“Ideas that utilize existing infrastructure and satisfy a previously unseen or emerging consumer need are often the genesis of companies that can establish and lead a new industry,”  said VanderZanden in a statement. “Cabana fits squarely within this theory and provides travelers a new way to experience and explore destinations that might not otherwise have been available to them while also avoiding carbon-emitting flights.” 

Tentrr is turning private land into glampgrounds, with the help of VCs

If you’ve ever gone camping and found yourself thinking it kind of sucks, likely because you’re too close to other campers, you might be interested to learn about Tentrr, a three-year-old, 47-person company that’s promising to make it “dirt simple” to enjoy the great outdoors. How: by striking deals with private landowners who are willing to host semi-permanent campsites on their property.

What do these look like? Picture elevated decks with Adirondack chairs, canvas expedition tents, wood picnic tables and sun showers, not to mention a fire pit, lanterns, dry food storage, cookware, a camping toilet and air mattresses that, courtesy of most hosts, will come with fresh linens.

Venture capitalists certainly appreciate the startup’s pitch. Tentrr — founded by one-time investment banker turned former NYSE managing director Michael D’Agostino — has raised $13 million to date, including a newly closed $8 million Series A round led by West, a San Francisco-based venture studio that both funds startups and helps them market their goods and services.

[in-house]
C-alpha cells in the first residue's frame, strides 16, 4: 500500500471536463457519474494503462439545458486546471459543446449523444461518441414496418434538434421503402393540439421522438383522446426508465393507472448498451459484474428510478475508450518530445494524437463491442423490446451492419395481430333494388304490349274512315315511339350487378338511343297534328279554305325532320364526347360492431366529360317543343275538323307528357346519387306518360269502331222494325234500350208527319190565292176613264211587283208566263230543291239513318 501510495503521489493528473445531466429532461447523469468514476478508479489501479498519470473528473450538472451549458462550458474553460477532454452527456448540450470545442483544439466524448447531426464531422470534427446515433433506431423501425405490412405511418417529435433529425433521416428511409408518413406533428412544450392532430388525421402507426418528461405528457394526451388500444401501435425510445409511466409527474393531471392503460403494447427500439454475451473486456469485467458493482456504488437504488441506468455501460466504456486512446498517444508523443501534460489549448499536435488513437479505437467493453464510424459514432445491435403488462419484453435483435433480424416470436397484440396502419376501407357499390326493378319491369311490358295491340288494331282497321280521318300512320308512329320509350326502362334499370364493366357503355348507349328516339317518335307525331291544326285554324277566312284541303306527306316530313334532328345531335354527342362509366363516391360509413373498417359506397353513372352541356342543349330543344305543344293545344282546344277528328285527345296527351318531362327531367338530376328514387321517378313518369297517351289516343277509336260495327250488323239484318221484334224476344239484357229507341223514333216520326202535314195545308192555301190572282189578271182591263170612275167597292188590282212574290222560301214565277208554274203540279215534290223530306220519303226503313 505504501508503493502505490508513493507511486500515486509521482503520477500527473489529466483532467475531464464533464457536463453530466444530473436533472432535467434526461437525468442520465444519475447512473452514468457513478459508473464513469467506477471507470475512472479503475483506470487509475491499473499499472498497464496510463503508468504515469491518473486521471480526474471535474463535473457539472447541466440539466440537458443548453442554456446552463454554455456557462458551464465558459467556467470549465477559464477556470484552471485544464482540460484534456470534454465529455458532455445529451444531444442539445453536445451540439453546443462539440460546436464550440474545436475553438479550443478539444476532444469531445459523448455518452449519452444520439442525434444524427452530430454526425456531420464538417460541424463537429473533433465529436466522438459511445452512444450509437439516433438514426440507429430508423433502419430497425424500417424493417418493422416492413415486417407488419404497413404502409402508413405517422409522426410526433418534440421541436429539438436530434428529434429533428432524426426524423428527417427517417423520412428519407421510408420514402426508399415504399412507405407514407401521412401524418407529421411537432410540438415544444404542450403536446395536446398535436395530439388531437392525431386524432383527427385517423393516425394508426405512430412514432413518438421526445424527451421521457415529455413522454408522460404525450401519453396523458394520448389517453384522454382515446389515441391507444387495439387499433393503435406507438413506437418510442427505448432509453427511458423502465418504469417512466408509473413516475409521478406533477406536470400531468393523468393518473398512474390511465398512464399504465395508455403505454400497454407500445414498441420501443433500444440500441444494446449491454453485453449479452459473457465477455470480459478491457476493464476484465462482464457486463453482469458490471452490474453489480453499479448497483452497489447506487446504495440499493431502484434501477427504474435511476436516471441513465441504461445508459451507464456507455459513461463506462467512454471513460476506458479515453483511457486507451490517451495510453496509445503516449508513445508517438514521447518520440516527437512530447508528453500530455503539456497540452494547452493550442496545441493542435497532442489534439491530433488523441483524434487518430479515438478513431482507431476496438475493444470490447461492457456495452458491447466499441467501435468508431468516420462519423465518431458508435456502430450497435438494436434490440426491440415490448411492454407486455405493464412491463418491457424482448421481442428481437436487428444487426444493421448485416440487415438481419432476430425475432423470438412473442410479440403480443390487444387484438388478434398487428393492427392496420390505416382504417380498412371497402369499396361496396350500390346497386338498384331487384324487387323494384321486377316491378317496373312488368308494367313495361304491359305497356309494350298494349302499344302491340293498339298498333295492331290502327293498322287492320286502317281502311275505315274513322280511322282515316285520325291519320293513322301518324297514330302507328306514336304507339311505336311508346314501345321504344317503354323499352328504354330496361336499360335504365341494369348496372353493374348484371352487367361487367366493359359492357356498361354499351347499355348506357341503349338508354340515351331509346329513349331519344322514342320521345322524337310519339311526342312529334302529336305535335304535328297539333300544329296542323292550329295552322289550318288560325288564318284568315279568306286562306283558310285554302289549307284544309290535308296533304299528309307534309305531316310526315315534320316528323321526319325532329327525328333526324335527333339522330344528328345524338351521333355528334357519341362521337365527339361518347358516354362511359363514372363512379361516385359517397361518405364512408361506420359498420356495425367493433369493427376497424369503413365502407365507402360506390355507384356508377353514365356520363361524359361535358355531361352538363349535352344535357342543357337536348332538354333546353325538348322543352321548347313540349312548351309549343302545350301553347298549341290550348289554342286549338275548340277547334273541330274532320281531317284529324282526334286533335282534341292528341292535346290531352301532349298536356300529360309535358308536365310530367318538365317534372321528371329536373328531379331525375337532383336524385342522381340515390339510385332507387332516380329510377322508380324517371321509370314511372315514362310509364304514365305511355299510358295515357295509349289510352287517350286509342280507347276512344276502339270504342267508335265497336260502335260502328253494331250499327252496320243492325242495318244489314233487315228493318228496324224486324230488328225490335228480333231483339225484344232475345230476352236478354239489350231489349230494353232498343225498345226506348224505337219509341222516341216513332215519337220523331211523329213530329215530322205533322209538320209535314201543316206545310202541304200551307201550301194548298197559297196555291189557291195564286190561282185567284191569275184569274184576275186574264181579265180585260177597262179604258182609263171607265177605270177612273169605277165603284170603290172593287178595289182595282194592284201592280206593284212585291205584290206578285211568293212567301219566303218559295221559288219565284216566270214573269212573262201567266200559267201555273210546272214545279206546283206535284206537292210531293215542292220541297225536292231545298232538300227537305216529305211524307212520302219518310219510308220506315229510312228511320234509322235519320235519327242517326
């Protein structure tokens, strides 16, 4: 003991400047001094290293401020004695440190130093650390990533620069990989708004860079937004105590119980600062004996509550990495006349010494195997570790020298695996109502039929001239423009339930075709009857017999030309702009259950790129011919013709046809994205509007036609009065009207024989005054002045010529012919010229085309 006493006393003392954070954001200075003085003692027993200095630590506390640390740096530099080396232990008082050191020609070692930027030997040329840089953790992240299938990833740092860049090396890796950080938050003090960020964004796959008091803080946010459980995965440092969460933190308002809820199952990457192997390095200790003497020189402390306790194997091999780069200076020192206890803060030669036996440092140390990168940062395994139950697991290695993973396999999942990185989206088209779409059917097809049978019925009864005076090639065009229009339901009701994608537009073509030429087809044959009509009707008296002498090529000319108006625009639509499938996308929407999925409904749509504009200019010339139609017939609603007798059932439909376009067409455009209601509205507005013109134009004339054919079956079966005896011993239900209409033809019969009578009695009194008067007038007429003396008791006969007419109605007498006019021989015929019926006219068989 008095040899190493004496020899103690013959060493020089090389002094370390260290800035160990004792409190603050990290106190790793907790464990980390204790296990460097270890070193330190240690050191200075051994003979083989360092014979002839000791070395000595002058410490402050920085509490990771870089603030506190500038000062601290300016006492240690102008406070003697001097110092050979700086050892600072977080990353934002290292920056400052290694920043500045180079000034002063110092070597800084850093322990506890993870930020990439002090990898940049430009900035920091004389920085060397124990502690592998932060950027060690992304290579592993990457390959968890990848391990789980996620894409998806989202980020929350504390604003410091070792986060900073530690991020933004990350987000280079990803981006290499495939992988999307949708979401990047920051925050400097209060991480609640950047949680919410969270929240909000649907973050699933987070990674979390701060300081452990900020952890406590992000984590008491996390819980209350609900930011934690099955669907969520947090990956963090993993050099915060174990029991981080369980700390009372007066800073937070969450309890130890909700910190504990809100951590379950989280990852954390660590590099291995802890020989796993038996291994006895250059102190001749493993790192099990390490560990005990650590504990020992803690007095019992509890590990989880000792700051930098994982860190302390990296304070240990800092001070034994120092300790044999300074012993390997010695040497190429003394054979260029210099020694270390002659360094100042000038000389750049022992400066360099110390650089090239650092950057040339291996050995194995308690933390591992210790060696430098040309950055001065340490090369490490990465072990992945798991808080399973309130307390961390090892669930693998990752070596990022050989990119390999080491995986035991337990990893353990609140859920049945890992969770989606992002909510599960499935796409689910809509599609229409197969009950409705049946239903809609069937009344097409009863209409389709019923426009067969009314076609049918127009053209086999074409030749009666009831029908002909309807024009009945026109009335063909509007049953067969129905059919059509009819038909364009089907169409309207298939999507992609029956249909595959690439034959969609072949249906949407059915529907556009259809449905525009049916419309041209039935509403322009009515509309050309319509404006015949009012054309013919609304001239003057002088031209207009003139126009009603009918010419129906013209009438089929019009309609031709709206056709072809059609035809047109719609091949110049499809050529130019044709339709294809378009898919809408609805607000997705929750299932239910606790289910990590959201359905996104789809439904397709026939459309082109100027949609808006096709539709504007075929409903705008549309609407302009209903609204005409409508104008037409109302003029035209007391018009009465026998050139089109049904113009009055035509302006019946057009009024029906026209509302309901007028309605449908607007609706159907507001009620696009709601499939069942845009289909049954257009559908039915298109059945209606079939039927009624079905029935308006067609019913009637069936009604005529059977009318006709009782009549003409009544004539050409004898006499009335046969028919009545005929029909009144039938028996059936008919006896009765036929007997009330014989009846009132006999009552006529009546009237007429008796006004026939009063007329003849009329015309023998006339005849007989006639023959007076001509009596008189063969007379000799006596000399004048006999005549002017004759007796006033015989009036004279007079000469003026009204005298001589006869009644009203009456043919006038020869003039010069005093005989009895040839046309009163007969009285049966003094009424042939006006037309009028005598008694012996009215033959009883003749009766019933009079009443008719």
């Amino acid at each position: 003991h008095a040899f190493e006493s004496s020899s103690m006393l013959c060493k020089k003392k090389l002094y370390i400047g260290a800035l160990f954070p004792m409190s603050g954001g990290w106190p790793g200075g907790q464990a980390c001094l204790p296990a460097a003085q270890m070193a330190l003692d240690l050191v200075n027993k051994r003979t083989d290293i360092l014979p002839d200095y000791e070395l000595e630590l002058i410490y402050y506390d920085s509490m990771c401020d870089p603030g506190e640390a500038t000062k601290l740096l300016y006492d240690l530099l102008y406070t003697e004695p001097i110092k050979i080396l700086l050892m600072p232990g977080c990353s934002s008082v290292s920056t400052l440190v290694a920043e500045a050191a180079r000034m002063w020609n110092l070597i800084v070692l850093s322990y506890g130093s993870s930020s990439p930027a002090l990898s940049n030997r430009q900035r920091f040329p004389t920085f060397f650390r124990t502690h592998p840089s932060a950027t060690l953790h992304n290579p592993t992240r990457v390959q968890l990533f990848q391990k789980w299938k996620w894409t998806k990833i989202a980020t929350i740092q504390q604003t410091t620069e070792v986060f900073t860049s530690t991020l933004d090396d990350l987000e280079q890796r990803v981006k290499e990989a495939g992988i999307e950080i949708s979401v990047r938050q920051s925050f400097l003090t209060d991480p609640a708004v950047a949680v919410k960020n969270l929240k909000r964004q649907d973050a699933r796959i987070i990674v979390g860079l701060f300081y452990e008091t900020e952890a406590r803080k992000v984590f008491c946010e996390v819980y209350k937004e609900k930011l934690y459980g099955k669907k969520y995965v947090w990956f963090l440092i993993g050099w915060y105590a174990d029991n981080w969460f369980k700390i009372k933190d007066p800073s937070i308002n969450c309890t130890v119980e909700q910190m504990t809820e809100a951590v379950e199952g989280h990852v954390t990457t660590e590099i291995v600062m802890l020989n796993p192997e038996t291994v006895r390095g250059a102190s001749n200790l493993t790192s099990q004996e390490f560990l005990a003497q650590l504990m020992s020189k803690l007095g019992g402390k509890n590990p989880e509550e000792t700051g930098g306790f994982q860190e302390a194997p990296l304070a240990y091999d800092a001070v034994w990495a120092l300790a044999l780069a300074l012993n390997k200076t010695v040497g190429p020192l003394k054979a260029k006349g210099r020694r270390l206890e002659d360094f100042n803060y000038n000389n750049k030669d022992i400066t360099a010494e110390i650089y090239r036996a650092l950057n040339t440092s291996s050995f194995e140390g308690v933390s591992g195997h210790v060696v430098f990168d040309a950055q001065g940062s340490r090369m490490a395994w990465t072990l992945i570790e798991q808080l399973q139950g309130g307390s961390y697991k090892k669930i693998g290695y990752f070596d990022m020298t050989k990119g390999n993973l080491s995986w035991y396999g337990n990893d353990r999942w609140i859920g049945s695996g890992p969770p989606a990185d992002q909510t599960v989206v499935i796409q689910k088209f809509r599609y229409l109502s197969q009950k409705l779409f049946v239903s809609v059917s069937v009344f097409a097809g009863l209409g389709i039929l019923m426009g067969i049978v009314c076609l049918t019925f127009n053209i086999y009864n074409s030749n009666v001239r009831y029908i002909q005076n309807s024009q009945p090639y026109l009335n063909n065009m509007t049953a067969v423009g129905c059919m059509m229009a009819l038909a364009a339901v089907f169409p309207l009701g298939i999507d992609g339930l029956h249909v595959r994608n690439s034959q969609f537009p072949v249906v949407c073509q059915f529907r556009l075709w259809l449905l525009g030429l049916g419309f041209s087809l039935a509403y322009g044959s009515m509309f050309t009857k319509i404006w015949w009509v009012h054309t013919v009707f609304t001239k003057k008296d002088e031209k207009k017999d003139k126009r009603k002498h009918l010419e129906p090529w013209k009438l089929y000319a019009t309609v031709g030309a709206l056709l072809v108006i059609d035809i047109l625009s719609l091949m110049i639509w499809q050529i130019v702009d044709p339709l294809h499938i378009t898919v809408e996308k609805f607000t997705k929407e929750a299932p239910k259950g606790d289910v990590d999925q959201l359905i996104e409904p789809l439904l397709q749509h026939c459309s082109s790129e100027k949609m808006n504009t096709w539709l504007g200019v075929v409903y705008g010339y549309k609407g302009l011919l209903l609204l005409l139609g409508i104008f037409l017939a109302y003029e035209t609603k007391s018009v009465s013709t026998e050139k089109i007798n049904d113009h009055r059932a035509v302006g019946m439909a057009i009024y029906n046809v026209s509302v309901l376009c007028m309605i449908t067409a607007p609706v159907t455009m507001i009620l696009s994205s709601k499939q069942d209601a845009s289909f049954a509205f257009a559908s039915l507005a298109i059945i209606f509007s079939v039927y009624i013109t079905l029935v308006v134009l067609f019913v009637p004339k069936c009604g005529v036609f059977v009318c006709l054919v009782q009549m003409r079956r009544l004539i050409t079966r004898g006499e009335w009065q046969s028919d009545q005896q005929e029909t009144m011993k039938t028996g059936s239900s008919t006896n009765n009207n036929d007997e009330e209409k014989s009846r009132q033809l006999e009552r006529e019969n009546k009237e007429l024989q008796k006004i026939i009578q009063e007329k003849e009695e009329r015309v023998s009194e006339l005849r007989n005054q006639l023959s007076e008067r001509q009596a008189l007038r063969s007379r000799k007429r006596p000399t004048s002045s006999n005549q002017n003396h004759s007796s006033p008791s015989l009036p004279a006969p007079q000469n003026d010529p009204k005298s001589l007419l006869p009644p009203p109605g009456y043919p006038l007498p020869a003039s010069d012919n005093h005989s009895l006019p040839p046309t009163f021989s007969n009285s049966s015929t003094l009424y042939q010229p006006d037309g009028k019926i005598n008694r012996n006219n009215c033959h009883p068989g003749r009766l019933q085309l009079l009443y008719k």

No doubt the investors are looking at the overall market, whose numbers are compelling. According to one trade association, for example, the outdoor recreation industry represents an $887 billion opportunity, with Americans shelling out $24 billion annually on campsites alone.

Still, it’s easy to wonder how scalable the company will be. Tentrr had 100 campsites up and running in the Northeastern U.S. as of the end of last year. D’Agostino expects it will have 1,000 sites by year-end, including on the West Coast, where it will begin installing camps this summer — but this assumes that Tentrr can convince enough families with sufficiently large properties that partnering with the company is worthwhile.

D’Agostino says its landowner partners need to have 15 acres at least and that the average property on the platform currently is much larger than that. He also says they keep 80 percent of whatever they decide to charge campers to stay on their grounds.

For what it’s worth, Tentrr doesn’t seem to have much in the way of direct competition if you exclude state campgrounds. Venture-backed Hipcamp, for example, which raised a small amount of seed funding back in 2014, partners with private landowners to help arrange camping experiences, but it mostly acts as a search engine. Meanwhile, industry giant Airbnb offers unique experiences that include camping, but Tentrr is largely about offering a standardized experience. The idea is to leave fewer questions about what to expect. In fact, D’Agostino says that roughly 40 percent of Tentrr customers are first-time campers.

We know that if the service makes it way to California, we’re likely to try it, having suffered through some fairly crummy camping experiences. If you’re also interested in learning more, you might check out our conversation with D’Agostino, edited for length. We chatted yesterday.

TC: You were a banker, then you traveled around the country and world, trying to convince companies that they should list on the NYSE instead of Nasdaq. How did this company come to pass?